What Is the Real Estate Settlement Procedures Act? RESPA Requirements and Violations

Nicolas Cesare  | 

The Real Estate Settlement Procedures Act (RESPA) was passed into law in 1974. The law regulates practices used by mortgage lenders, with the intention of protecting consumers from systems that just served to inflate the cost of mortgages relative to their real value. Like other regulations that apply to lending practices, RESPA is now managed and enforced by the Consumer Financial Protection Bureau (CFPB).

What Is RESPA?

RESPA is a bill that was passed in 1974 by Congress and subsequently signed into law by President Gerald Ford. That law was intended as a consumer protection measure and meant to help consumers educate themselves about lending practices while, at the same time, putting an end to uncompetitive practices within the mortgage lending industry that drove prices up.

At the time that the law was passed, it fell under the jurisdiction of the Department of Housing and Urban Development (HUD). However, in 2011, the CFPB — and agency which was created by the Dodd-Frank Wall Street Reform and Consumer Protection Act in 2010 — took over the job of enforcing the law, which is now identified under Regulation X of the CFPB regulations.

What Is the Purpose of RESPA?

Before the passage of RESPA, companies that bought and sold real estate — for example, real estate agents, mortgage lenders, construction companies, and companies that offered title insurance — were often providing financial kickbacks to one another. Financial kickbacks are, essentially, a form of bribery, where one institution partners with another to increase the cost of goods and services and then go on to share the benefit of those services.

For example, a kickback of the sort outlawed by RESPA might be a real estate agent who partners with a mortgage lender to sell a house. When a consumer comes along to buy the house, they are told by the real estate agent that they must use the agent’s affiliated mortgage lender. The mortgage lender might then include a $1,000 fee alongside the value of the mortgage, and they would then split the revenue from that fee with the real estate agent who delivered the homebuyer.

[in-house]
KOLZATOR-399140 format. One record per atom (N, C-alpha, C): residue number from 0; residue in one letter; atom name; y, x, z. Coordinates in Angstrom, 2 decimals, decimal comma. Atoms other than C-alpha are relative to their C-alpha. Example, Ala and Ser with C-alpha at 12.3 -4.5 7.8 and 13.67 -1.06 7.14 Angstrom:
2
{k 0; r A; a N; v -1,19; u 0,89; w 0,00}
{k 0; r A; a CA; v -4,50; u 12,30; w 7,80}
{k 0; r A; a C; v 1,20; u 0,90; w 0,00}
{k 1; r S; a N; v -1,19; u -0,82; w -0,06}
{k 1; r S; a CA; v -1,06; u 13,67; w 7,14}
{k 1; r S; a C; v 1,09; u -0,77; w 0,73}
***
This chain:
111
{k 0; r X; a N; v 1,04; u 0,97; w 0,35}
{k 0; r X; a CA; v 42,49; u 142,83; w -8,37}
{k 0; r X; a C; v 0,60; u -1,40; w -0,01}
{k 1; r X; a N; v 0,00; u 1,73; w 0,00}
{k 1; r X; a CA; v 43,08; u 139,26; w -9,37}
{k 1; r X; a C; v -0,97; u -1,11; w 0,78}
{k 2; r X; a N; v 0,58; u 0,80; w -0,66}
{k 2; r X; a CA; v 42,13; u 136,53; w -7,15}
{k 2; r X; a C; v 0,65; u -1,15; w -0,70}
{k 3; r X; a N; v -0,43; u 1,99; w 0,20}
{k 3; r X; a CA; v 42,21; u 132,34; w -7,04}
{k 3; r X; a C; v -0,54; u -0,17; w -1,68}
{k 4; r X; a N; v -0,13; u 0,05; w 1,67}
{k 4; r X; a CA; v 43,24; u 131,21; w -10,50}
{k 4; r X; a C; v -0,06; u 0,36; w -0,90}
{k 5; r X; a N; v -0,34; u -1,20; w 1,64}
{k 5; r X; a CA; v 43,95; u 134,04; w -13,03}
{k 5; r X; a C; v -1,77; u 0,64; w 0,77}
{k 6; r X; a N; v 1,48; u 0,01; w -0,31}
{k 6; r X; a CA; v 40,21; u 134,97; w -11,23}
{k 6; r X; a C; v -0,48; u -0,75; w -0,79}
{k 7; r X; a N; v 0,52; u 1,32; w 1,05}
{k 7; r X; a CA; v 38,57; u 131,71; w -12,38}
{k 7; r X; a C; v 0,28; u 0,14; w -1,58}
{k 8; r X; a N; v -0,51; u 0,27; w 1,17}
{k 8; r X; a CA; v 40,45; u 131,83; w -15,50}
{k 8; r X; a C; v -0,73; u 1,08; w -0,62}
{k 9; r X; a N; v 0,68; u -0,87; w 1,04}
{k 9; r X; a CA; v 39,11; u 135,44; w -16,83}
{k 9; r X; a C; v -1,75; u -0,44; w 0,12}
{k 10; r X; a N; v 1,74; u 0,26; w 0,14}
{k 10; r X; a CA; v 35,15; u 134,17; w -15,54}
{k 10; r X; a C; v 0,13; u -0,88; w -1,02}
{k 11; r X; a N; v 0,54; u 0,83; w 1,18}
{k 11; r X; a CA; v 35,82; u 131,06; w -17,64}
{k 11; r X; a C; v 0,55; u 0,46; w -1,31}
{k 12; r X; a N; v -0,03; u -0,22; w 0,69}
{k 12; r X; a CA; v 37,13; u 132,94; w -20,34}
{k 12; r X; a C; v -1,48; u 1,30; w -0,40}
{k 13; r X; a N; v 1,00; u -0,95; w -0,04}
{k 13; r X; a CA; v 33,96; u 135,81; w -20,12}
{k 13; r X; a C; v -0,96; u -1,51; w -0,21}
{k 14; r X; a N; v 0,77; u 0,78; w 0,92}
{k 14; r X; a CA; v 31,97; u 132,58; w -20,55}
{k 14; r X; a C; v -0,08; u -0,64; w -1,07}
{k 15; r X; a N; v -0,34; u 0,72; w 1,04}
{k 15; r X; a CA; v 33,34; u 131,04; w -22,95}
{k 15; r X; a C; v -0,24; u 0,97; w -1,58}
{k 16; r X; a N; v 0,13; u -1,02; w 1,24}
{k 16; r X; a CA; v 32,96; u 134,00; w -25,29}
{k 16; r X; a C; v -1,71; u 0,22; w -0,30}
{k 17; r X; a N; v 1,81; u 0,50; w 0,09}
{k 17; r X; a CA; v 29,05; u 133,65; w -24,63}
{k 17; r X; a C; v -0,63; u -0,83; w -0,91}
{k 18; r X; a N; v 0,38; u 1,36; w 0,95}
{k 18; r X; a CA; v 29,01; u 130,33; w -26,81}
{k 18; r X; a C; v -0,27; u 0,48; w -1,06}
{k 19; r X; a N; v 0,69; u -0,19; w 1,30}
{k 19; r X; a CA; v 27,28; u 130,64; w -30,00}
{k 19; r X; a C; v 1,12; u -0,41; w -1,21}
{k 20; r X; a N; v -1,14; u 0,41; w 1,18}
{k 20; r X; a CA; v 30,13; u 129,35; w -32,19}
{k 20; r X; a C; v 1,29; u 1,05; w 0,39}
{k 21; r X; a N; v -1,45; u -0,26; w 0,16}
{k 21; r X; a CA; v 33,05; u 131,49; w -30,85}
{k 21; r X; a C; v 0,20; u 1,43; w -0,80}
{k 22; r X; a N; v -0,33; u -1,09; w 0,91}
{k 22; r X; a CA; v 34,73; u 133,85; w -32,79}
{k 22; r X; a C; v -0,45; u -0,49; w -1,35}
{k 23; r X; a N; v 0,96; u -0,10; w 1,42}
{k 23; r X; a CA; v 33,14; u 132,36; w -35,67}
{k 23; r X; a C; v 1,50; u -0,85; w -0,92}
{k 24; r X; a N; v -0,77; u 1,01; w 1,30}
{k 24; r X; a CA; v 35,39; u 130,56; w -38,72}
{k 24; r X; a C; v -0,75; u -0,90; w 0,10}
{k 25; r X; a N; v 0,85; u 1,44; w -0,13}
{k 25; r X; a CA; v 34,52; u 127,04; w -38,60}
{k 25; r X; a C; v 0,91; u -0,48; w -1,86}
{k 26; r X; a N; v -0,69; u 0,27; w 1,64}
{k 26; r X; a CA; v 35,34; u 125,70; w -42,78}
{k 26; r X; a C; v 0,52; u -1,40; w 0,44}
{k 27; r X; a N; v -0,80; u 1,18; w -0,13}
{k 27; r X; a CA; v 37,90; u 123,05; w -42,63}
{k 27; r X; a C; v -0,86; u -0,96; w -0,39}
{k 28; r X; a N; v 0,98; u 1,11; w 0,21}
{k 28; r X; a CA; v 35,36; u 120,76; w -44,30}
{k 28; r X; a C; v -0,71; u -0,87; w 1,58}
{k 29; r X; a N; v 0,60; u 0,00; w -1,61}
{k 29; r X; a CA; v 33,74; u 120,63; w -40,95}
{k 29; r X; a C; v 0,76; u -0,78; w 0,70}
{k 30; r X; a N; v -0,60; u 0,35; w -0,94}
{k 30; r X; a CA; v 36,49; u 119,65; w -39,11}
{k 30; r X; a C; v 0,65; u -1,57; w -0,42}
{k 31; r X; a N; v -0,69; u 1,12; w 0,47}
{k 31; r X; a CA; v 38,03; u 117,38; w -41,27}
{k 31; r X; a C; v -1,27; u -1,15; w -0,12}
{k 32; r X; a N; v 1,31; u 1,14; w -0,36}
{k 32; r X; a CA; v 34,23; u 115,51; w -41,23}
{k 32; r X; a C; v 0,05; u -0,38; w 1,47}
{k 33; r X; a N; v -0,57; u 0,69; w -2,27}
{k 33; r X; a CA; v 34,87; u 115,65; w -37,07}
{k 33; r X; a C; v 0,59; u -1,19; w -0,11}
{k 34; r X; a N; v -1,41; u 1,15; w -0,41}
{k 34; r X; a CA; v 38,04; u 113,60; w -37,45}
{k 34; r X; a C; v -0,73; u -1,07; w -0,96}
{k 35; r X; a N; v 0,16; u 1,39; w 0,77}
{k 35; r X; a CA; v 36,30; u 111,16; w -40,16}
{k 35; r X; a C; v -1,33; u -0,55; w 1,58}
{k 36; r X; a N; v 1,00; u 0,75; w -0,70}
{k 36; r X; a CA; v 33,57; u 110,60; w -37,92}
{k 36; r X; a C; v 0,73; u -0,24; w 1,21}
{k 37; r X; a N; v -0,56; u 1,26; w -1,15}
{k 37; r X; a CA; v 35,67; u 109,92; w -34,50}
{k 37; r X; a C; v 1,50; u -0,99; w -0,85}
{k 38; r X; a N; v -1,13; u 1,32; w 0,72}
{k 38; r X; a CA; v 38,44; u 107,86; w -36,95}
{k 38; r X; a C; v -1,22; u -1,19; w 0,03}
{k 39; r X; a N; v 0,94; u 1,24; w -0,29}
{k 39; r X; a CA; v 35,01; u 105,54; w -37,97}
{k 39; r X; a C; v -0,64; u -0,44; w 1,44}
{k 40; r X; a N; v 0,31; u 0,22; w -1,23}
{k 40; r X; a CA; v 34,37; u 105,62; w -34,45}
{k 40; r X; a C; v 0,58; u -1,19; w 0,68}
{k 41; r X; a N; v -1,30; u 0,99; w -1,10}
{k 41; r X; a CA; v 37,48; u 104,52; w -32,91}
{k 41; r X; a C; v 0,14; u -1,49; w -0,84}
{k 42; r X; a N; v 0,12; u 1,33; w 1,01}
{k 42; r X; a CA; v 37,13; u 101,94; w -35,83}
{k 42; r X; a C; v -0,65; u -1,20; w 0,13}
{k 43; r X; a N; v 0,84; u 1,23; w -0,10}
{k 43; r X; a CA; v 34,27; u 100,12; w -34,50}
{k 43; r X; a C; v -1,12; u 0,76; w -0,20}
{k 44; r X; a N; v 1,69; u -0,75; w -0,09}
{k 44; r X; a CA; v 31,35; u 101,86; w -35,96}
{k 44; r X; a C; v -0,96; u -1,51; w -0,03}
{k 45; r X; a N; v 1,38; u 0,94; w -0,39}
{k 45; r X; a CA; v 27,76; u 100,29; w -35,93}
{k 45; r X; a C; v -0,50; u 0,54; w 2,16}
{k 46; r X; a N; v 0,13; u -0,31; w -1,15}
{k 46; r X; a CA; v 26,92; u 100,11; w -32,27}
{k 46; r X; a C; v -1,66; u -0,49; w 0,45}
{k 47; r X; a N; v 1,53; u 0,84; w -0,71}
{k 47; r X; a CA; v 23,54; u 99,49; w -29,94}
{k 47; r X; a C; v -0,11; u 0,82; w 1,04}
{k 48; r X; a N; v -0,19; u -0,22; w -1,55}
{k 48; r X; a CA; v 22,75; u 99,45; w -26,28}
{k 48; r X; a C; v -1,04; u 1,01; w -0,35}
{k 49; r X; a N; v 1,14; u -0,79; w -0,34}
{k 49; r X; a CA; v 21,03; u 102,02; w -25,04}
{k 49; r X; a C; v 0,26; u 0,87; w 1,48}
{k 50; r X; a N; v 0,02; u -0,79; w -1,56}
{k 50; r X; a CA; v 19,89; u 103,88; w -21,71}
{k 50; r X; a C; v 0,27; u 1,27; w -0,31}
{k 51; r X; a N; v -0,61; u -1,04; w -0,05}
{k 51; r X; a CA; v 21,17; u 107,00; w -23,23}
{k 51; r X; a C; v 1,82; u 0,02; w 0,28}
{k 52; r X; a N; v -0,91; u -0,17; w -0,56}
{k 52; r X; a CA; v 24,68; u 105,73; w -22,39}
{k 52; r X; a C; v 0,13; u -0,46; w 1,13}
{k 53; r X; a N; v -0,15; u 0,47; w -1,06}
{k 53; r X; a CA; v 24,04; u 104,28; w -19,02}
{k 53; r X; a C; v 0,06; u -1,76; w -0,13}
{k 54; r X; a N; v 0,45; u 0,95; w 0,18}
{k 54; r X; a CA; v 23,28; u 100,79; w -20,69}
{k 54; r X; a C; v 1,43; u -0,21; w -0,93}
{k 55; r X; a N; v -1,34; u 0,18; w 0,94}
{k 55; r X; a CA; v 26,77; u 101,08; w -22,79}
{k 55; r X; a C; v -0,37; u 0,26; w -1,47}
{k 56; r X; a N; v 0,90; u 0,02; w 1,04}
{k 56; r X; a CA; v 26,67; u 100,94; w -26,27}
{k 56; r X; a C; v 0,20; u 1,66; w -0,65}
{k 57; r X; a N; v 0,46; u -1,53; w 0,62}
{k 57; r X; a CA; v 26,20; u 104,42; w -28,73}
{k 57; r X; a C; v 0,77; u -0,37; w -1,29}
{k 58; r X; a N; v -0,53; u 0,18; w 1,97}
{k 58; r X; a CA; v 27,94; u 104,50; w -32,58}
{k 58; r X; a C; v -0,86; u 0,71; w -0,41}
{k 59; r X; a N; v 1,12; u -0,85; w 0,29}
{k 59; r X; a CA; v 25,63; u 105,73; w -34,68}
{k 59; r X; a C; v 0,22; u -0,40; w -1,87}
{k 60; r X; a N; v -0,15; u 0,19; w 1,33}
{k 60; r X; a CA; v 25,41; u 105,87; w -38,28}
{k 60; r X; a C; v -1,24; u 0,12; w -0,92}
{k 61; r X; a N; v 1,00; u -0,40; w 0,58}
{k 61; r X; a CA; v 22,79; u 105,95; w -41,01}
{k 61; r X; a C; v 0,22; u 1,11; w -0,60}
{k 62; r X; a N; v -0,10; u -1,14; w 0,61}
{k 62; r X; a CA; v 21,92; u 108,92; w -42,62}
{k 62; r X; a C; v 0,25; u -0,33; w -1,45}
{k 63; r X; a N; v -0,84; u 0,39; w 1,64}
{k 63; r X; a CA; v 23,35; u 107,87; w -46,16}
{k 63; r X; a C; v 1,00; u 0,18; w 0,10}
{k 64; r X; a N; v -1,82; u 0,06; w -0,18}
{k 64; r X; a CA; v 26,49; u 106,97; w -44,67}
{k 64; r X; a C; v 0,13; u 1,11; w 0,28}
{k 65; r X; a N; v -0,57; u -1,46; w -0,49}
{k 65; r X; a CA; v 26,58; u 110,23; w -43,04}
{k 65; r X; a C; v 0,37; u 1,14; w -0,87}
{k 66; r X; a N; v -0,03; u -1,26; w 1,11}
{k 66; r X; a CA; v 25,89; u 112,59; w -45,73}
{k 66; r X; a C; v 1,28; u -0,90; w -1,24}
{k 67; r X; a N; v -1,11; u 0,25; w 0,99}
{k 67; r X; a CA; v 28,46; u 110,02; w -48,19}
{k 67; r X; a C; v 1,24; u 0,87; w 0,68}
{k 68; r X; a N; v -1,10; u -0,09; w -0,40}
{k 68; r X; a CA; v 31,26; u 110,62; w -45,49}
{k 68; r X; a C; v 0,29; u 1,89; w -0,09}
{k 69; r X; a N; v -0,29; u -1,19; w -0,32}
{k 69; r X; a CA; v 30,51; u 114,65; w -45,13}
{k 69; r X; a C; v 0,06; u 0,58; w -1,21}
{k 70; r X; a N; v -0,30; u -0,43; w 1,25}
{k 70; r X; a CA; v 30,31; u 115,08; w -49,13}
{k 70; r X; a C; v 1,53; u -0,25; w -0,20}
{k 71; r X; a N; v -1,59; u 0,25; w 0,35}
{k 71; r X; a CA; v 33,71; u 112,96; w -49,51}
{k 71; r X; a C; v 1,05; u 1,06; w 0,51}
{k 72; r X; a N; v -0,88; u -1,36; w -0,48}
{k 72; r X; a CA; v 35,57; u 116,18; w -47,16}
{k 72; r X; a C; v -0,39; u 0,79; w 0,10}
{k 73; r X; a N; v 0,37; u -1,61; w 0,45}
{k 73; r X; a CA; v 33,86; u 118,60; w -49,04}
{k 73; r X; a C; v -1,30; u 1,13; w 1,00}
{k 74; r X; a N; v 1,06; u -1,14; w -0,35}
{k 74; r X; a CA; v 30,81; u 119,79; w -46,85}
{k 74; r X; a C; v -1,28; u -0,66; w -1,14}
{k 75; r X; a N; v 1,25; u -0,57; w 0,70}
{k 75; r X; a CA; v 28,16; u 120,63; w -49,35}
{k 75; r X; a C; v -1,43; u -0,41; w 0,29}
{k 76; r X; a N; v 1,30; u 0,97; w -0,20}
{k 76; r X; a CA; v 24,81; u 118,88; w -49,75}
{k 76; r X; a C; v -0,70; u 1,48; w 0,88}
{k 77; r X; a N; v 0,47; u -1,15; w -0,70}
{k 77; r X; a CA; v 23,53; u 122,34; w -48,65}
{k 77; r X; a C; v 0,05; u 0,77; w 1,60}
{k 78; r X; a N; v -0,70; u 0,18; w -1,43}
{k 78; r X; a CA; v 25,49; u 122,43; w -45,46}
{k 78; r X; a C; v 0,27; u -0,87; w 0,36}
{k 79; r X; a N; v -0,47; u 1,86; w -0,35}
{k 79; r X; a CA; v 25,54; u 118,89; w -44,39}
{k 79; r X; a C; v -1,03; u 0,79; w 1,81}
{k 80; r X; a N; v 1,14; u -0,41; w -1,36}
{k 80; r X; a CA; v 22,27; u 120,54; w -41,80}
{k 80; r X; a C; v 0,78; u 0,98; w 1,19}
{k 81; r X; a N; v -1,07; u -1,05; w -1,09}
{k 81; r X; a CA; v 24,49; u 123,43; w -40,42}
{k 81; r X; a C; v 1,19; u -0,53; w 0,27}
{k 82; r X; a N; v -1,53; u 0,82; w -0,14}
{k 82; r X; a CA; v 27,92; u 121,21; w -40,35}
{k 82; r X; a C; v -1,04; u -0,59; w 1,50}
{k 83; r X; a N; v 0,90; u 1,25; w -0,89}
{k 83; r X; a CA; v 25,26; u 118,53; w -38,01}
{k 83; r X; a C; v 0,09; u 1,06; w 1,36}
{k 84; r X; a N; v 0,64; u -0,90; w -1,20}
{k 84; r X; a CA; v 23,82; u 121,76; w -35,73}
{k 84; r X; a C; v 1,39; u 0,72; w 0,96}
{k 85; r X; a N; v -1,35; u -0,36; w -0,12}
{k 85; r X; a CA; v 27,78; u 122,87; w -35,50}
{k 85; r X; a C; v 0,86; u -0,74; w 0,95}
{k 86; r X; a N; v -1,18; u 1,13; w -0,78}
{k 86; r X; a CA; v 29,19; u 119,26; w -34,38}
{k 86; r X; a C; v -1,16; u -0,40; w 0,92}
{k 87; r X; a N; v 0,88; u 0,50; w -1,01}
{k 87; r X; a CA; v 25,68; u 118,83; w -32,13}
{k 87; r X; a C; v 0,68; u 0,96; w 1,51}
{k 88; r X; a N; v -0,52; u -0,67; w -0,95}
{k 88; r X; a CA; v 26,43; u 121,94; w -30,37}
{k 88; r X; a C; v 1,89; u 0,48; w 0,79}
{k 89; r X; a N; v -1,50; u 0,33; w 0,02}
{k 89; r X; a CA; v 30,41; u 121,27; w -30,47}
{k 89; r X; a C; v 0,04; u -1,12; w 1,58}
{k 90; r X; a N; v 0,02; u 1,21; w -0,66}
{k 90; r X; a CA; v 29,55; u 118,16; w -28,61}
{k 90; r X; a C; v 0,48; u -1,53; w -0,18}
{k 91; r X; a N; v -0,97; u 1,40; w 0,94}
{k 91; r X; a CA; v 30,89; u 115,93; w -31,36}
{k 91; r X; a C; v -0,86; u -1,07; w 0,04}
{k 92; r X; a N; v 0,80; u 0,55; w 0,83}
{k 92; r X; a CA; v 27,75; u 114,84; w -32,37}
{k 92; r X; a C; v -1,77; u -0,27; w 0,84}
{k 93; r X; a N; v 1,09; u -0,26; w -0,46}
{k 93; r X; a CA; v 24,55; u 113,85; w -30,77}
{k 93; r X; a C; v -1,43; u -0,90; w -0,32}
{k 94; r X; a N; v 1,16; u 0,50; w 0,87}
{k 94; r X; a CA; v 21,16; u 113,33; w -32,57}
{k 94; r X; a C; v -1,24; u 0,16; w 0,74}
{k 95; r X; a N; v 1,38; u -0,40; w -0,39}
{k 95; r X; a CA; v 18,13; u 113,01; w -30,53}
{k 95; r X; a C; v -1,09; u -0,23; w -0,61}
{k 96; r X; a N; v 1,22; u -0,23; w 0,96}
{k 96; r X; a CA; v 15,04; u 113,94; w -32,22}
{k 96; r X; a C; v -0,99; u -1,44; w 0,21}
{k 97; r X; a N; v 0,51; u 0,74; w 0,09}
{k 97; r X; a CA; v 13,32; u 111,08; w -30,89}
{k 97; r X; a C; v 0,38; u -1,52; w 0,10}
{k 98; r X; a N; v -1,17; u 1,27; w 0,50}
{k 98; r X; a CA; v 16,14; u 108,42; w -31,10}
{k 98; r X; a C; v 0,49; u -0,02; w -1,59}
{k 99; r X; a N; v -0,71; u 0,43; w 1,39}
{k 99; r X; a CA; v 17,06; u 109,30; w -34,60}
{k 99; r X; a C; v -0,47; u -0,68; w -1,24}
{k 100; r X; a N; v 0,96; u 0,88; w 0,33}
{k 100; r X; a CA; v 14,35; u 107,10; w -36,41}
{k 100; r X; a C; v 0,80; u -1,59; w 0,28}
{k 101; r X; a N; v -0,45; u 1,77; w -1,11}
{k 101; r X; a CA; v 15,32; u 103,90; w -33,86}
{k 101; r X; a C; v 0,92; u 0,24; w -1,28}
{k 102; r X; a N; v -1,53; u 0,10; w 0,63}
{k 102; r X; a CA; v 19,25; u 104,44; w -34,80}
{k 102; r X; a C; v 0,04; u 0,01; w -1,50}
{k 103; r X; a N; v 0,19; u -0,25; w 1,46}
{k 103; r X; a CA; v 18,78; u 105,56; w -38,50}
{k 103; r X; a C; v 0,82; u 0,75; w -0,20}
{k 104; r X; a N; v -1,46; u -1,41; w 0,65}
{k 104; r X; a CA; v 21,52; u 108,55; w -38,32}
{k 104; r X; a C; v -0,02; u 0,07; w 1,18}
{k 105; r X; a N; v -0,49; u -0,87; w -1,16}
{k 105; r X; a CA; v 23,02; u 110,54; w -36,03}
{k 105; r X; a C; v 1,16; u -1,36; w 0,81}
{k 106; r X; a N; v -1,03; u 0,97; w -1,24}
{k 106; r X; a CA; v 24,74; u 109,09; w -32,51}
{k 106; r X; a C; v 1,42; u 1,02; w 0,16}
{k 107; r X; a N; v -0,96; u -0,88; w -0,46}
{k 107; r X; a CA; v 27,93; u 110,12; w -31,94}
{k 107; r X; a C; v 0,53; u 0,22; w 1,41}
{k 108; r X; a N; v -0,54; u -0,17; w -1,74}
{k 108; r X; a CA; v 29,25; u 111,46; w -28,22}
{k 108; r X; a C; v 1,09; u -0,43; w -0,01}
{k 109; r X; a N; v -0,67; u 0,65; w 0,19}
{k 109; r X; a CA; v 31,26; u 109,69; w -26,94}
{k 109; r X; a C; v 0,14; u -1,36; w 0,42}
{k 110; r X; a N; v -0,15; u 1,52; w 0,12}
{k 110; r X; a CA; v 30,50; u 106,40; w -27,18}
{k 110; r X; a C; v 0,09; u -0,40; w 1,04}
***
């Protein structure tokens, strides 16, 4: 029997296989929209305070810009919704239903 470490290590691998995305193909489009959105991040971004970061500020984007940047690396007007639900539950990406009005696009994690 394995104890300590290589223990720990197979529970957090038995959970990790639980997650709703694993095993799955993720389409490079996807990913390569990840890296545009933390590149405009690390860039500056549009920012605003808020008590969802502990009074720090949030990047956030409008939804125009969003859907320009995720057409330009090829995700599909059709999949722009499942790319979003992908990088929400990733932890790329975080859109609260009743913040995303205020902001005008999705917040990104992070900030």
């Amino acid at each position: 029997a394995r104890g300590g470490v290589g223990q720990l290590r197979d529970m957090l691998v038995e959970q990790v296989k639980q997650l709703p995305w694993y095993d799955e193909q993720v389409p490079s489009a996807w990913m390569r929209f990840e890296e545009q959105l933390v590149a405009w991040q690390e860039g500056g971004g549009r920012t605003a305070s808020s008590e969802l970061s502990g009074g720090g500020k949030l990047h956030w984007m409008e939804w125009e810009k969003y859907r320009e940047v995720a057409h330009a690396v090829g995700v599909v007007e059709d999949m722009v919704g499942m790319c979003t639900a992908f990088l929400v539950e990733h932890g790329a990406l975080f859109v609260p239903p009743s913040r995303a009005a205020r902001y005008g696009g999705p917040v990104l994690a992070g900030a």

These kinds of kickbacks were made illegal by RESPA, in order to make real estate prices more transparent to consumers and to put an end to non competitive practices that drove the cost of real estate services up far beyond their actual value.

What Are the RESPA Regulations?

RESPA sets forth requirements for mortgage lenders who provide mortgages that are secured by federal mortgage loans. In short, lenders must:

  • Provide a Good-Faith Estimate of Settlement Costs, a Special Information Booklet, a HUD-1/1A settlement statement, and Mortgage Servicing Disclosures to the consumer.
  • Allow the consumer to compare the Good-Faith Estimate of Settlement Costs and the HUD-1/1A settlement statement when closing on a house.
  • Follow the established escrow accounting practices with their real estate deals.
  • Not go ahead with foreclosure on a home when the mortgage borrower has submitted a complete application for loss mitigation options.
  • Not pay kickbacks to other institutions and agents in the real estate industry.

RESPA Violations

Referral Fees and Kickbacks

RESPA forbids financial institutions and other agents in the real estate industry from utilizing referral fees or kickbacks are a part of their business practices. Illegal referral fees and kickbacks occur when two agents in the industry conspire with one another to coerce the customer into paying more than the services they provide are worth. If a consumer believes that illegal referral fees and kickbacks are being used by a lender, then they can file a complaint for the CFPB complaints database. The company then has 15 days to respond to that complaint.

Closing Costs

RESPA ensures that the closing cost on a home is transparent throughout the home buying process. If consumers are misled about the cost of their home at any point in the process, they can file a complaint with the CFPB.


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Nick Cesare is a writer from Boise, ID. In his free time he enjoys rock climbing and making avocado toast.

This post was updated November 27, 2018. It was originally published November 27, 2018.